Sugar market is still sweet

Sugar sales strong despite pressure

Stocking low sugar as well as traditional sweets appeals to a range of shoppers

WITH the Soft Drinks Industry Levy less than one year old and the Scottish Government releasing plans to restrict the sale of confectionery, it is easy to feel like the sugar industry is under attack from all angles.

But despite the negative headlines confectionery remains a key part of c-store retailing, with Perfetti Van Melle (PVM) pointing out  that the category continues to be one of the top four purchases within convenience, behind only bread, milk and soft drinks.

In growth terms, sharing packs are still where it’s at, with PVM’s UK figures showing bags and boxes up £9m over the last year, with its Fruittella brand growing by a quarter.

While sharing packs enjoy growth, single format confectionery continues to decline,   losing £10m in the last year.

To ensure retailers don’t see losses in the confectionery aisle, PVM suggested retailers tap into demand for healthier alternatives by stocking a developed reduced sugar, ‘better for you’ confectionery range. According to PVM, low and no sugar confectionery is currently enjoying 20% growth.

This advice was echoed by Russell Tanner, marketing and category director at Tangerine Confectionery, who said that “many manufacturers” were investing in new product development in order to reduce sugar content.

This includes Tangerine itself, which reduced the sugar content in its Fruit Salad Softies by 21%, and launched its Henry Goode’s liquorice sweets, which have just 22 calories per sweet.

Tanner also said that despite some difficulties the sugar confectionery market remains “buoyant”, with research finding that sweets are “a key part of consumers’ treat habits.”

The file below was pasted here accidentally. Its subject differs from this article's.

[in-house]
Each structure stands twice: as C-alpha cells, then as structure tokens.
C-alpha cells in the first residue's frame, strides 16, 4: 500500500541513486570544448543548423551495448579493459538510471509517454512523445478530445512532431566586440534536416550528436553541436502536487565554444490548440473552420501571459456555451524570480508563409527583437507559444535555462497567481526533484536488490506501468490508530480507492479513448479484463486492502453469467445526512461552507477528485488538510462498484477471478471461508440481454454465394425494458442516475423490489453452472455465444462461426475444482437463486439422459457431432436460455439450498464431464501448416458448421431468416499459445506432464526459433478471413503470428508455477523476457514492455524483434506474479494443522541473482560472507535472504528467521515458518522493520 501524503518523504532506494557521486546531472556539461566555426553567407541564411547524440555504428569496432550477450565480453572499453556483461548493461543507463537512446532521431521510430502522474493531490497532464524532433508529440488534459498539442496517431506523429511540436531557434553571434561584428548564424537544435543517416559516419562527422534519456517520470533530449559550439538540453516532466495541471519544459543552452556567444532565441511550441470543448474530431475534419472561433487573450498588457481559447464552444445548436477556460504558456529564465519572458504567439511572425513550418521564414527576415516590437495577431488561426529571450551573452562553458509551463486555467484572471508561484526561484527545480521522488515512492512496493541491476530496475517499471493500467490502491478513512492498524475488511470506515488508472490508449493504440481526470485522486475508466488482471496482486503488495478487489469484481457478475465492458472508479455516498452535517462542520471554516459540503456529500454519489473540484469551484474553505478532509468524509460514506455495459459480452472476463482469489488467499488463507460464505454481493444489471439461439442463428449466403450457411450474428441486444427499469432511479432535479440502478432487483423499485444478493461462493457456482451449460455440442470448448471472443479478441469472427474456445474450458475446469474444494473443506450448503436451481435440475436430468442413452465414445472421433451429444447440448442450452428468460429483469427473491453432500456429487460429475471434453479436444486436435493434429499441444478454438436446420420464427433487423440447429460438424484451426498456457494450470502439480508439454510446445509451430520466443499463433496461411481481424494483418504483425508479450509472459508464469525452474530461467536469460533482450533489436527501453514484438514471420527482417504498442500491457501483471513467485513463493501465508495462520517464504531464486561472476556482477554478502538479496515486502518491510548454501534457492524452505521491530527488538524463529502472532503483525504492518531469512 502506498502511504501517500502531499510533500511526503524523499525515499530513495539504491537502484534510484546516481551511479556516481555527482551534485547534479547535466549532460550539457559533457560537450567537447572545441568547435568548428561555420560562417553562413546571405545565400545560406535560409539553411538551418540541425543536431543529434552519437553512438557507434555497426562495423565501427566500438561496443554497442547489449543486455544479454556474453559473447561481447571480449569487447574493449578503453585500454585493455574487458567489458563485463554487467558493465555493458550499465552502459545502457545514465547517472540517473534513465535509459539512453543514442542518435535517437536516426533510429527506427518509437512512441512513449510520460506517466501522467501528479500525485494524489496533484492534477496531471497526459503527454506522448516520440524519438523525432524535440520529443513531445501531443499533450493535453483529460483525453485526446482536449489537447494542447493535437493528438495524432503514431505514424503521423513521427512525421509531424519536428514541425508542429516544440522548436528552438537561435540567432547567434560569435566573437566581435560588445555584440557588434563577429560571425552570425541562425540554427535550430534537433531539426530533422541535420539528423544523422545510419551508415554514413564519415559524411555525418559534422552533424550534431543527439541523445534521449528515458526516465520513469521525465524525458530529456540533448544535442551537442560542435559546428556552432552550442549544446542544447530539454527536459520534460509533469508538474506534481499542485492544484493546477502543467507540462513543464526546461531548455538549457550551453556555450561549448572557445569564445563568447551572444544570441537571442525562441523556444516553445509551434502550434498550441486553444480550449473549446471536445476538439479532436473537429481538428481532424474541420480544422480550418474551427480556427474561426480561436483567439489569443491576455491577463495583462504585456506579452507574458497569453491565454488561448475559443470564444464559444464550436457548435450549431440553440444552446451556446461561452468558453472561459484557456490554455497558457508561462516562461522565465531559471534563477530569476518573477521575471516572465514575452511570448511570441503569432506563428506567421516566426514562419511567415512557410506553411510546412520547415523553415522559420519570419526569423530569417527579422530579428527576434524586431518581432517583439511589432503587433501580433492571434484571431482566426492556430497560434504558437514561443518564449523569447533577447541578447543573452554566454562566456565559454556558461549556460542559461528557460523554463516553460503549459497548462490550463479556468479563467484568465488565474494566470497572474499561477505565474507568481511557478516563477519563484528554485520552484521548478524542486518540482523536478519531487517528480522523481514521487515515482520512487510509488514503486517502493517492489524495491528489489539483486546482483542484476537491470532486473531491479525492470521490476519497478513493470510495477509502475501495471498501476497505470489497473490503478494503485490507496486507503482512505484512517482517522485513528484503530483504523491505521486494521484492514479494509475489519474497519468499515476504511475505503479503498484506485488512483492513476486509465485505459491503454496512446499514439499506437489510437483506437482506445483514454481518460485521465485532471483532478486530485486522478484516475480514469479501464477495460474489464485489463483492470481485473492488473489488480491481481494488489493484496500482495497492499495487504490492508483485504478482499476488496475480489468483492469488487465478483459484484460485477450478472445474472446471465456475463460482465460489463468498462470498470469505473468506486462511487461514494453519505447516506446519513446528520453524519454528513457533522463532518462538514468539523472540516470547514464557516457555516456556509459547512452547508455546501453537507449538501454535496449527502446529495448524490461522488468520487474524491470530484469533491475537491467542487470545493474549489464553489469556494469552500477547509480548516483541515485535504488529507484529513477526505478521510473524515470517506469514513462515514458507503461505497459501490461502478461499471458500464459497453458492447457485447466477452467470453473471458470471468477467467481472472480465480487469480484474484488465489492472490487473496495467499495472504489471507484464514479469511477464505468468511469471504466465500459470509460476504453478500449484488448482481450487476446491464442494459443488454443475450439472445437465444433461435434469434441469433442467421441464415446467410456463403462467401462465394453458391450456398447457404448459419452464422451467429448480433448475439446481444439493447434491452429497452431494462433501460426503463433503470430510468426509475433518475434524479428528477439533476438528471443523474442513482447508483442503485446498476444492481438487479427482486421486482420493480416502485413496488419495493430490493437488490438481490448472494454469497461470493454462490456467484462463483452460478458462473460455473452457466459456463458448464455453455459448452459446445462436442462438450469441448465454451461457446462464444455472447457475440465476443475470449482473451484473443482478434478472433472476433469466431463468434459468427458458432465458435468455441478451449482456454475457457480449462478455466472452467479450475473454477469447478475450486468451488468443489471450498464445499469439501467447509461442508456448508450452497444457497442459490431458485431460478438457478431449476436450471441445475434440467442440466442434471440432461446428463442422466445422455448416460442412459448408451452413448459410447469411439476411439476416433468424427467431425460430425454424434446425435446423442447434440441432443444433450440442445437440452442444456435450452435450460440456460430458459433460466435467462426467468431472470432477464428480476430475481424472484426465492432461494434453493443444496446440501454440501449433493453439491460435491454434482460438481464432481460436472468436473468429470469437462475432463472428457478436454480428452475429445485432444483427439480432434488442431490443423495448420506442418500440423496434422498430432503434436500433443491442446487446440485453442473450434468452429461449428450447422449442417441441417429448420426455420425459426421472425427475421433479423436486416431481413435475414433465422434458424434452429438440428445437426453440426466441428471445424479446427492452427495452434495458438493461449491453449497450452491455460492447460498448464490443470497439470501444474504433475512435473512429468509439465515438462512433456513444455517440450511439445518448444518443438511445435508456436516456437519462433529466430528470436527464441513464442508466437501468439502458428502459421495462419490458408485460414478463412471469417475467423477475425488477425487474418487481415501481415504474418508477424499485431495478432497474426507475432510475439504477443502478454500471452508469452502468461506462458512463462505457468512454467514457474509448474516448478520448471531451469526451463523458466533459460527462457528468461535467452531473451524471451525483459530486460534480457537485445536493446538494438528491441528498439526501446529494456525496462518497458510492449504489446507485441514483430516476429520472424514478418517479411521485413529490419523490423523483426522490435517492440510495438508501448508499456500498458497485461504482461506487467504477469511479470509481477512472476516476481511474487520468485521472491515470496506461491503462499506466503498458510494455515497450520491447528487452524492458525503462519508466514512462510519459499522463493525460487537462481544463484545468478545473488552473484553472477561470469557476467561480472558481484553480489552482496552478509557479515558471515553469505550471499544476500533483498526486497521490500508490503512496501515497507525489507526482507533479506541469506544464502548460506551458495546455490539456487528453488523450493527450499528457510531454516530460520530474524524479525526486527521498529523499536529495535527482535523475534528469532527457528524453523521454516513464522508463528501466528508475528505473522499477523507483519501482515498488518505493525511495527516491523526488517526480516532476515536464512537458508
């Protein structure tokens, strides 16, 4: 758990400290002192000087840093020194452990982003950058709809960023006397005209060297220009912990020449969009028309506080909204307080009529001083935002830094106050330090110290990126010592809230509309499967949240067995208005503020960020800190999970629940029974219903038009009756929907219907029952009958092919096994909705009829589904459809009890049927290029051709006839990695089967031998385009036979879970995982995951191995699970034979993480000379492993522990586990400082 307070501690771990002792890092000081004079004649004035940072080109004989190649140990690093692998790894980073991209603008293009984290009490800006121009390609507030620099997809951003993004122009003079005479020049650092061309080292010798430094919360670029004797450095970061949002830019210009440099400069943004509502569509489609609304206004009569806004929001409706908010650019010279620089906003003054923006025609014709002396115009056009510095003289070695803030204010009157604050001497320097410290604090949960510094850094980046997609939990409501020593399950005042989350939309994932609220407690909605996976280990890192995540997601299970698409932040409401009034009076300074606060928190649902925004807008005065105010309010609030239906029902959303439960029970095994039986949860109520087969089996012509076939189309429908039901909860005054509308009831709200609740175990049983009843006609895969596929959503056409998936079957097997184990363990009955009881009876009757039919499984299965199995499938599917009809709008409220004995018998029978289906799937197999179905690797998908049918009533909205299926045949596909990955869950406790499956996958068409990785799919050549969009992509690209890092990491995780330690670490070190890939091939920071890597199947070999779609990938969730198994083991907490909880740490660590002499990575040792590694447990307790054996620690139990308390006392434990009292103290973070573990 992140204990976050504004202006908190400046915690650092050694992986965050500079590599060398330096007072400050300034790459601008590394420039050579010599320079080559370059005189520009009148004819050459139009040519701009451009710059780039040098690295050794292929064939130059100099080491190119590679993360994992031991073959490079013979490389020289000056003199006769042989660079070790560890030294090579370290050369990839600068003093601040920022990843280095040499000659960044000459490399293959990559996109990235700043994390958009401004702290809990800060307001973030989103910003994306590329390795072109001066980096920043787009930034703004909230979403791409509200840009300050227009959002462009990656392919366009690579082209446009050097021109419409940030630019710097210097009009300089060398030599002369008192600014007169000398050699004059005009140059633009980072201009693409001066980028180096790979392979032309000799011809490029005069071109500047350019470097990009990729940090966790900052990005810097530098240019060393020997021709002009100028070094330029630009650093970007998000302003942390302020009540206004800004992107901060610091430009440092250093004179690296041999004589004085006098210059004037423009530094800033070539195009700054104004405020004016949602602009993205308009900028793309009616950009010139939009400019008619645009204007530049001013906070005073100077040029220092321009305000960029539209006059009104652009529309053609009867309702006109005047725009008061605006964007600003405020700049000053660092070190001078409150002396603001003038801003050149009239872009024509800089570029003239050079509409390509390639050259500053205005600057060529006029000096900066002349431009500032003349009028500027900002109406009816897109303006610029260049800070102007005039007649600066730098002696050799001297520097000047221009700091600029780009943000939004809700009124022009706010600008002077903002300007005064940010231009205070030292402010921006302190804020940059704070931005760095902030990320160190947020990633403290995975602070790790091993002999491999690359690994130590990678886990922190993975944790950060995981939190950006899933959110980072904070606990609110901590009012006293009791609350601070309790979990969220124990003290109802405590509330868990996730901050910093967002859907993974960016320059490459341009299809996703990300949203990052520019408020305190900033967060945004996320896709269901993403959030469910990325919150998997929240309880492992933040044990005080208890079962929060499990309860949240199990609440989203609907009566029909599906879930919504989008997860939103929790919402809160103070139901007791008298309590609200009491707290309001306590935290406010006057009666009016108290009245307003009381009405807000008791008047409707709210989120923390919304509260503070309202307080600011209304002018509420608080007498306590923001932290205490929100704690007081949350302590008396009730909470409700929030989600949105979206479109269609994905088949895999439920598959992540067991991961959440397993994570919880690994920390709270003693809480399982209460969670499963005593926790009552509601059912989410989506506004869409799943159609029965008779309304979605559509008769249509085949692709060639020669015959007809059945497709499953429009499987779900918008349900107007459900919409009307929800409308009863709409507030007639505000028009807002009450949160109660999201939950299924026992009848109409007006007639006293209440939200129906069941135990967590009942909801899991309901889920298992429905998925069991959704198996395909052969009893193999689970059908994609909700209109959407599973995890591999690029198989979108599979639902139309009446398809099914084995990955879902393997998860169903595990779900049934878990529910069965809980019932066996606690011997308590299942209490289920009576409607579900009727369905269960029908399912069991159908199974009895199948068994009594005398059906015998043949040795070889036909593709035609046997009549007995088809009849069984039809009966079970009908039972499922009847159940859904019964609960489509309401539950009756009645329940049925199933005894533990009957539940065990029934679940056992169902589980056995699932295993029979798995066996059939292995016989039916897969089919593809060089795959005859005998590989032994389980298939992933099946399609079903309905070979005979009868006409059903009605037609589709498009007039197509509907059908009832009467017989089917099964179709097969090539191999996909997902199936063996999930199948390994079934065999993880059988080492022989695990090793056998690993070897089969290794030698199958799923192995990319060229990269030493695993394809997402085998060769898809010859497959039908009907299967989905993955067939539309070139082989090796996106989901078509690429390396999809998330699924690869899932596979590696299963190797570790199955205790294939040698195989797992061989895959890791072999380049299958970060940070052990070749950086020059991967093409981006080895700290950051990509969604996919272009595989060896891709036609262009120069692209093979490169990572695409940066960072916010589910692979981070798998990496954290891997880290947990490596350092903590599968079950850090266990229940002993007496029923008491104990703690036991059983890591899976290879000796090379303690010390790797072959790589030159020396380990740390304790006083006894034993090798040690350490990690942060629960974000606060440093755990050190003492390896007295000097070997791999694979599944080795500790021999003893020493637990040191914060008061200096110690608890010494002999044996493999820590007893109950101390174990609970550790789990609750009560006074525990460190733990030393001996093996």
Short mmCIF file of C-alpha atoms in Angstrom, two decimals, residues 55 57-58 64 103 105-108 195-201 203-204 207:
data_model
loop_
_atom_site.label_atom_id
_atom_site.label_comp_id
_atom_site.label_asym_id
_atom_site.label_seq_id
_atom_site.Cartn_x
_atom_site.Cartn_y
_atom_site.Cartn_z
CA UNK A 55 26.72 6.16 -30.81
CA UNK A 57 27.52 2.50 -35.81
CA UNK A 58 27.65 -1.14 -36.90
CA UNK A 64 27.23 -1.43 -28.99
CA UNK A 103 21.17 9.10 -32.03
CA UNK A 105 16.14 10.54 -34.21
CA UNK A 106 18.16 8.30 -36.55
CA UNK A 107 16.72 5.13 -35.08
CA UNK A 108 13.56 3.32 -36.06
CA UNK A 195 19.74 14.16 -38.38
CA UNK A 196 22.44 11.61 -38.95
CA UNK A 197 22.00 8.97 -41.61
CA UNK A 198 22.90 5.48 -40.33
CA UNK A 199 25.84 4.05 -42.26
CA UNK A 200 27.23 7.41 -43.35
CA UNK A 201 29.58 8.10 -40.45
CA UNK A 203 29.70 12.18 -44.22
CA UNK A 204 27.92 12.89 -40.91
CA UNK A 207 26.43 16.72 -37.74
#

He said that Christmas would provide retailers with a key opportunity to boost confectionery sales, and recommended stocking a wide range of products to cater to all needs.

“Shelves should include a range of sharing sizes and formats,” he said, “with multi-category displays a good way to encourage impulsive purchases.”

“From novelty stocking fillers and kids’ singles, to more luxury gifting boxes, offering a diverse range of products is the best way to maximise sales during the festive season.”

Andy Mutton, managing director of Storck UK agreed, and said that it was important to stock both a variety of products and a variety of formats to cater to those consumers looking for single and group consumption.

He also suggested placing Knoppers, the firm’s light biscuit snack, close to the exit to increase impulse purchases and encourage customers to buy them at the last minute.

“Often if shoppers are unsure if they want something they will buy it just in case, particularly if they can grab it on their way out,” he said.